ATLANTA — The good people at Arby’s in Hoover, Ala. better have a viable Plan B for attracting social-media buzz this summer.
For Steve Spurrier, one of college football’s most successful and enigmatic coaches of the last 50 years, won’t be attending the SEC Media Days in July. In fact, he likely won’t be anywhere near a media podium, football field or fast-food restaurant around that time, as the 70-year old embarks on the many spoils of retirement.
“I can’t coach forever. There’s life after coaching,” said Spurrier on Friday night, while headlining a charity benefit for Curing Kids Cancer at the College Football Hall of Fame.
When the state of Alabama last saw Spurrier, he was whimsically posing for a post-Media Days photo at a Hoover-based Arby’s (below).
When the Gamecocks fans last saw Spurrier roaming the sidelines in early October, South Carolina was getting drubbed “at home” against LSU (45-24) — a game that had to be relocated from Columbia, S.C. to Baton Rouge, La., due to massive flooding along the East Coast.
(A few days later, the Head Ball Coach would resign from his post with the Gamecocks.)
And when Spurrier last saw his team (after the LSU defeat), he believed that bowing out early would put interim coach Shawn Elliott in a better position to succeed, infusing energy into a program, a game, a job, a livelihood that demands nothing but total effort and commitment from the top.
“It was time for me to go,” says Spurrier, matter-of-factly, when discussing his mid-October exit from the program.
In his heart, Spurrier knew his players deserved new leadership; and he was happy to step aside and let Elliott take command.
“Sometimes an interim coach can do a heck of lot better than the (established) coach,” said Spurrier.
Elliott managed to win his first game as South Carolina’s coach, knocking off Vandy in the interim debut. But the Gamecocks would crumble from there, dropping their final five games … by a combined margin of 26 points.
“The wins just didn’t come,” says Spurrier, taking blame for Elliott’s brief tenure. After the season, South Carolina eventually tapped Will Muschamp (formerly the head coach at Florida, defensive coordinator at Auburn) as the new leader for 2016.
Within days/weeks of leaving the Gamecocks program, Spurrier joined the ESPN College Gameday crew for stops at the University of Michigan and University of Nebraska — two campuses/stadiums the well-traveled coach (10-year NFL career in the 1960s/70s) had never visited.
(For what it’s worth, Michigan State, the eventual Big Ten champion, was the road team for both Spurrier games; and each outing produced memorable finishes. Exhibit A vs. Michigan … and Exhibit B vs. Nebraska.)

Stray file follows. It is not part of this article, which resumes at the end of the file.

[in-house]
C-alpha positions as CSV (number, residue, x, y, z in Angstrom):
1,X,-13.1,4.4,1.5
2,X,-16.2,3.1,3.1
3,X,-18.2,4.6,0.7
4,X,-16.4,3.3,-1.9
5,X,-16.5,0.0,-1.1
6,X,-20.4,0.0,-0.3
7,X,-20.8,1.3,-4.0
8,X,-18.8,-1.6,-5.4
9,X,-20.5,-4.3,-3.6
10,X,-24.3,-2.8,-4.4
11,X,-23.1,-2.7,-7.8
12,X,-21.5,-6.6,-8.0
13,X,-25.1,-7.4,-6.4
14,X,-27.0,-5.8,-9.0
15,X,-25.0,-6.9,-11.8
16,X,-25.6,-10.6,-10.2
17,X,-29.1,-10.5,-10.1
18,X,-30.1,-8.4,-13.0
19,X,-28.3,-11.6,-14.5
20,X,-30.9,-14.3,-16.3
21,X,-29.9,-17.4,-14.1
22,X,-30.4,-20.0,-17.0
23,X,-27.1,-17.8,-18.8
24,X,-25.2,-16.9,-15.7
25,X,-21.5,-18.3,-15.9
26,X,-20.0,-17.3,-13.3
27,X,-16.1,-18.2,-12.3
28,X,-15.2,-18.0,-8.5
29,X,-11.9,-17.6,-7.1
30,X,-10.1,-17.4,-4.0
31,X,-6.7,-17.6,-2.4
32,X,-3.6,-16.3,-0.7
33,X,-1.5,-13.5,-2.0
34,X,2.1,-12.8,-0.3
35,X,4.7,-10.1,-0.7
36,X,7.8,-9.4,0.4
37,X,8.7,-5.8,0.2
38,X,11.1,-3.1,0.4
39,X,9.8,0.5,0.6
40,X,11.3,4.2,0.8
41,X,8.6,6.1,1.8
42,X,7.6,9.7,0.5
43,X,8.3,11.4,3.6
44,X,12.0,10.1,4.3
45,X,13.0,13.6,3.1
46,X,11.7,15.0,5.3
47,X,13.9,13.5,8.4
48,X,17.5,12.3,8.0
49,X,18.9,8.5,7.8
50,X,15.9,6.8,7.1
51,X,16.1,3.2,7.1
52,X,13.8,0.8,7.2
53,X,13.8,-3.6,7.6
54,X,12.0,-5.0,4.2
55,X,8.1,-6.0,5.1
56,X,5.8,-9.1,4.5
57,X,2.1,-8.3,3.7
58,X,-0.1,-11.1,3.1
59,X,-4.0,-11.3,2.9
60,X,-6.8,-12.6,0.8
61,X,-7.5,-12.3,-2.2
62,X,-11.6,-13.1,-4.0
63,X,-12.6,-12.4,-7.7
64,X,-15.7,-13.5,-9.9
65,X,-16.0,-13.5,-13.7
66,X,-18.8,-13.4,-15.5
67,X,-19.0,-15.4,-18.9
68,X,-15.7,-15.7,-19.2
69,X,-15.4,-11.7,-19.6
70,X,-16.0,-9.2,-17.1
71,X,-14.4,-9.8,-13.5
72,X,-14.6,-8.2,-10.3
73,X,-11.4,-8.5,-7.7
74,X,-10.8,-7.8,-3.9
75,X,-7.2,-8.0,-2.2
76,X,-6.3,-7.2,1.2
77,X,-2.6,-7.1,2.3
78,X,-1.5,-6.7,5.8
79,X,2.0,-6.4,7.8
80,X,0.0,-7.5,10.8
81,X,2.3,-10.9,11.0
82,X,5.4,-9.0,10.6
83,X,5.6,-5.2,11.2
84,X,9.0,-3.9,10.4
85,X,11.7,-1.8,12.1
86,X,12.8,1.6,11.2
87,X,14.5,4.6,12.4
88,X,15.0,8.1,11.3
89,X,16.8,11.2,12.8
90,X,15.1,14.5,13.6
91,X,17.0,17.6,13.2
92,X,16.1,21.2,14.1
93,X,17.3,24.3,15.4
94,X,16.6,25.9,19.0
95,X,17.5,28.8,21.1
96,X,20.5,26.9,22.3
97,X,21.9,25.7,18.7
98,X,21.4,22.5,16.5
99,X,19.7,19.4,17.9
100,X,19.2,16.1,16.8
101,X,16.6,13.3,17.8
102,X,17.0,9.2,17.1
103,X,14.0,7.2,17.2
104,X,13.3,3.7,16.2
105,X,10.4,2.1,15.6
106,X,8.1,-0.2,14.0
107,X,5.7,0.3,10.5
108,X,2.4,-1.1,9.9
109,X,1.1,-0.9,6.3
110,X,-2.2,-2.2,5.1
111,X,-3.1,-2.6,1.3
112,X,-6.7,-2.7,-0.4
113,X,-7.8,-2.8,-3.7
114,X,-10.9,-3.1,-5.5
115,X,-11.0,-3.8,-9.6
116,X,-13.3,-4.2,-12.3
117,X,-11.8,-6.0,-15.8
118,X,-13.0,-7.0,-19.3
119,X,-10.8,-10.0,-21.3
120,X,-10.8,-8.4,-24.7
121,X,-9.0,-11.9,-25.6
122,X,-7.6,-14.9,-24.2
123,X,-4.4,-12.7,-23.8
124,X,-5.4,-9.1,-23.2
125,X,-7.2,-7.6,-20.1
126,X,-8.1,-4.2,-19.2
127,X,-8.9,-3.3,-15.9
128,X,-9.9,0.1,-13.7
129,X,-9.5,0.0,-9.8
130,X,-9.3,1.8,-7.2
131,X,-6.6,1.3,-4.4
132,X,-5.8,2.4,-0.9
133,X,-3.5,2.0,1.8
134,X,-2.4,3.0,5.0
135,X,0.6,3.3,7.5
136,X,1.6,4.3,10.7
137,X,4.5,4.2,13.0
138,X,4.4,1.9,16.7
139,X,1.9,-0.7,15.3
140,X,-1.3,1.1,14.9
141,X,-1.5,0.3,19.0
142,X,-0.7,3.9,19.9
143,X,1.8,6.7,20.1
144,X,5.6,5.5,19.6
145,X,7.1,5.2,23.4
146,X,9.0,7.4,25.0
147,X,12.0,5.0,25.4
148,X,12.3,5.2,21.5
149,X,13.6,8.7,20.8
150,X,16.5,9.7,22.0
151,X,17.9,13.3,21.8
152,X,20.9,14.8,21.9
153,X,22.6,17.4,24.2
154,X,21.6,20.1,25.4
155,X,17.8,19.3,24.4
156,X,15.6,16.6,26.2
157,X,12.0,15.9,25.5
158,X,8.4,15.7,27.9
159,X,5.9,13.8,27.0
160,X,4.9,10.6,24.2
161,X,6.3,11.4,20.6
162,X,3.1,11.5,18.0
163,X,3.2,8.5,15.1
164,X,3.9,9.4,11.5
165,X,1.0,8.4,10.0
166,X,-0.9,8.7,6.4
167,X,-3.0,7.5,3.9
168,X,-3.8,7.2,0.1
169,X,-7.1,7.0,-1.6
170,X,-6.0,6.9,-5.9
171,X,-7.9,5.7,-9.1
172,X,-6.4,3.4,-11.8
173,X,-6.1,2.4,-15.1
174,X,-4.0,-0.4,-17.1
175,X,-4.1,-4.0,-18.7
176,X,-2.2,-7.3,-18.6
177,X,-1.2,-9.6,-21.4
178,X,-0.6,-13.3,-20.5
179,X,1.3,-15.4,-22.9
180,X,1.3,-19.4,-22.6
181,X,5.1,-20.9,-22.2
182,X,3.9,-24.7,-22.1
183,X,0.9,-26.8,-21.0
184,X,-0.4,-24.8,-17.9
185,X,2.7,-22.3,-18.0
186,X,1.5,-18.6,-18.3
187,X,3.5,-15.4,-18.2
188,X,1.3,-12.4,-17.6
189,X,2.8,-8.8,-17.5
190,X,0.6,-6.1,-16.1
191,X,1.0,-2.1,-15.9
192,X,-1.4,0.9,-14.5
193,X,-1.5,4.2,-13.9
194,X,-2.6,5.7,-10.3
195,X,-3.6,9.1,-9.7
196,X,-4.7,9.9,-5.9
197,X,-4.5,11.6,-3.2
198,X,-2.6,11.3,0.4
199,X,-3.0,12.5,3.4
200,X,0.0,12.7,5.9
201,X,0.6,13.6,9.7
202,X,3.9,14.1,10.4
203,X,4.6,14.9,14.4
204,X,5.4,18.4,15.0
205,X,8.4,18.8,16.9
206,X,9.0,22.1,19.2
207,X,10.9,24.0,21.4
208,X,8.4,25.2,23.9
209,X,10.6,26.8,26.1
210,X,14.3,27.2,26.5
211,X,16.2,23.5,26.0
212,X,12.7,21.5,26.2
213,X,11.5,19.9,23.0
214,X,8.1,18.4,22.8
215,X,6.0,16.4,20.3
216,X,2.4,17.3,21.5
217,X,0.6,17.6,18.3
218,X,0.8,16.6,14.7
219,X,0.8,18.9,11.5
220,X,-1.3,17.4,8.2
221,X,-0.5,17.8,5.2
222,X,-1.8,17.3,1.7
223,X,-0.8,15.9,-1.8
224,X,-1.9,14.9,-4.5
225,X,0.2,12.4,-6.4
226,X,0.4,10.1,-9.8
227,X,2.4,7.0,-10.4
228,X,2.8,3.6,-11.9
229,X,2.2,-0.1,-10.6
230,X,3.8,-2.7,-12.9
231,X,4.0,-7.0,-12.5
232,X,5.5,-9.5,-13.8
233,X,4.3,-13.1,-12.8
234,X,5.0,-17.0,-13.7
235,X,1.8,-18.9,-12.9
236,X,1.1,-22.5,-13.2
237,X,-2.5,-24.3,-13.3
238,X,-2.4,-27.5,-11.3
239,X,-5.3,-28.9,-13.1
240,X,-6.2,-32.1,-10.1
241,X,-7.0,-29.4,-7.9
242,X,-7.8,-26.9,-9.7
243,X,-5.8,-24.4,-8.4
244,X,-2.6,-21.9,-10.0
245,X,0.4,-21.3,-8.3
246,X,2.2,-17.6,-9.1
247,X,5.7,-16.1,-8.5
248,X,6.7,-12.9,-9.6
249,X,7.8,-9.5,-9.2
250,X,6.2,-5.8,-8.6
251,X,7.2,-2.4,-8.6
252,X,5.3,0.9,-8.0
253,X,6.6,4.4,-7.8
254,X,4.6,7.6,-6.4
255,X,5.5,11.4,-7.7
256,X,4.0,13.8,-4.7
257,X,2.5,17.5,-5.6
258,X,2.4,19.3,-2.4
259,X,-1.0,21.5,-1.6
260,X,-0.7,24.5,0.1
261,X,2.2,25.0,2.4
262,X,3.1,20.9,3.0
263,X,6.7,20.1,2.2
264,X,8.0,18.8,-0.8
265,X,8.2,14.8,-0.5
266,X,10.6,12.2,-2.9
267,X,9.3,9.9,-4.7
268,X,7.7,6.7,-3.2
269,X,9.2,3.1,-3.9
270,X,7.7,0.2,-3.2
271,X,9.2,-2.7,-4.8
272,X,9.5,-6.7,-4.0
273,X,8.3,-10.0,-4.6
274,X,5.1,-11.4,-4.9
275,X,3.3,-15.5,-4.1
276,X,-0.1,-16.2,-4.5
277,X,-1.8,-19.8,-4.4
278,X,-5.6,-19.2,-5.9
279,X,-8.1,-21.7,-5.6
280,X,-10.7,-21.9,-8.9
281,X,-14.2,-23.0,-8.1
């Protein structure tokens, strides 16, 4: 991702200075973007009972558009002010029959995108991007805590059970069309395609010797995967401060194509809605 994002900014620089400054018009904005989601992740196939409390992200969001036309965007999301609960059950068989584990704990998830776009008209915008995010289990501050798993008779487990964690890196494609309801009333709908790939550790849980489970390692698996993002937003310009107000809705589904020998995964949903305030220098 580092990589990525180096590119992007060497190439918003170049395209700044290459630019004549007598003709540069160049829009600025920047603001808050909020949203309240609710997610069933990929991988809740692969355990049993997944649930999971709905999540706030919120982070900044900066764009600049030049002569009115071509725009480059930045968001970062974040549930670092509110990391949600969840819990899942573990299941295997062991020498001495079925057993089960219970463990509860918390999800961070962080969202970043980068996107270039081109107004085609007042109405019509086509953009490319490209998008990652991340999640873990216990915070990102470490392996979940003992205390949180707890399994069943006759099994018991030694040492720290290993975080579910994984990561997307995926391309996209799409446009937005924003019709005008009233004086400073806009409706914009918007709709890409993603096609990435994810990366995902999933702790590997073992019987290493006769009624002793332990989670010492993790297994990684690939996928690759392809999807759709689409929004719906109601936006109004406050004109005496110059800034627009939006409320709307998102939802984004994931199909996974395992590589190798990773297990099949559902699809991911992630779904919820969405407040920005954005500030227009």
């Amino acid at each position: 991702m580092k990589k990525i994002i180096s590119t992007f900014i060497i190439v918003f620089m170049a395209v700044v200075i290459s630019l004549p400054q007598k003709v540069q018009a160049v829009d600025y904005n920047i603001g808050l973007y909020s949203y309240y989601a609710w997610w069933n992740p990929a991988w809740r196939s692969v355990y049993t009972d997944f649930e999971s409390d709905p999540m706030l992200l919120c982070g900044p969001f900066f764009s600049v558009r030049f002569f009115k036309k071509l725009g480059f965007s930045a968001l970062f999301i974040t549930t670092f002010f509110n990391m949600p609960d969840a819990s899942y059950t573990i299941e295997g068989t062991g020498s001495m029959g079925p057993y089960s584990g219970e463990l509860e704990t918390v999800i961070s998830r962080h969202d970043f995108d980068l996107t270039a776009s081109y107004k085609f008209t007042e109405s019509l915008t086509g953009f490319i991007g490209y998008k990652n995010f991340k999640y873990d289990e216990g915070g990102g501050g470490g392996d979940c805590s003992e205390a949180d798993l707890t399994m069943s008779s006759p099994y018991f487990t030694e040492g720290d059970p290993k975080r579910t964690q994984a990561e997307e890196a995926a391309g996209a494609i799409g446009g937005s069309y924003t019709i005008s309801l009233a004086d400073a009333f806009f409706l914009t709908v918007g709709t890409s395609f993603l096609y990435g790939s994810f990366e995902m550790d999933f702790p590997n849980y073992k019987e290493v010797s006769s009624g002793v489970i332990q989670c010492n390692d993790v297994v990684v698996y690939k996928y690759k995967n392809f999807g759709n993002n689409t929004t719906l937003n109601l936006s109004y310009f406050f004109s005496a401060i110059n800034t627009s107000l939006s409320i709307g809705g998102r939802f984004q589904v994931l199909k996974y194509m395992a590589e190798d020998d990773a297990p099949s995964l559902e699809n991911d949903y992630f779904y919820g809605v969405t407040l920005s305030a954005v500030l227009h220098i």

“(Michigan Stadium) and (Nebraska’s Memorial Stadium) are like cathedrals — two big ones for college football,” said Spurrier, still beaming from the experiences.
A natural follow-up question was then posed: Who has it better, Big Ten or SEC fans?
“The SEC, we’re still the best, but the other schools are still pretty close,” said Spurrier, the 1966 Heisman Trophy winner and head coach at Florida for 12 seasons and South Carolina for 10-plus years (2005-15).
(For Spurrier’s thoughts on the new SEC East, click here.)
Counting his time at Duke (1987-89) and Florida (1990-2001), Spurrier collected seven conference titles (one ACC, six SEC) and one national championship (1996 with the Gators). But it’s fair to wonder: Would that great success have occurred, if Spurrier hadn’t earned his first head-coaching opportunity with the USFL’s Tampa Bay Bandits (above)?
With the Bandits (1983-85), Spurrier tallied an impressive 35-19 record, which far exceeded his expectations for the grand USFL experiment.
“I think every (coach aspires) to be a head coach someday. … (In the early 1980s), I wanted to be the head coach at a small college, make $150,000 and say, ‘I can live on that, I’d be OK,” recalls Spurrier, who spent only five years as an assistant before overseeing the Bandits. “I’ve gotten some unbelievably good breaks … I’ve had a wonderful career. Very thankful and very blessed.”
Which brings us back to the famous Arby’s photo from last summer: While donning a pair of cool shades, Spurrier (228 college coaching victories) bore the look of a man who knew his days as a head coach were blissfully coming to an end.
Fast forward to the present: The coaching icon/media marvel — who once coined memorable zingers like “Free Shoes University” (when playfully condemning Florida State) or “You can’t spell Citrus without U-T” (when lampooning Tennessee’s annual bowl destination) — now bears the look of a man who’s tan, rested and excited about … never coaching another game.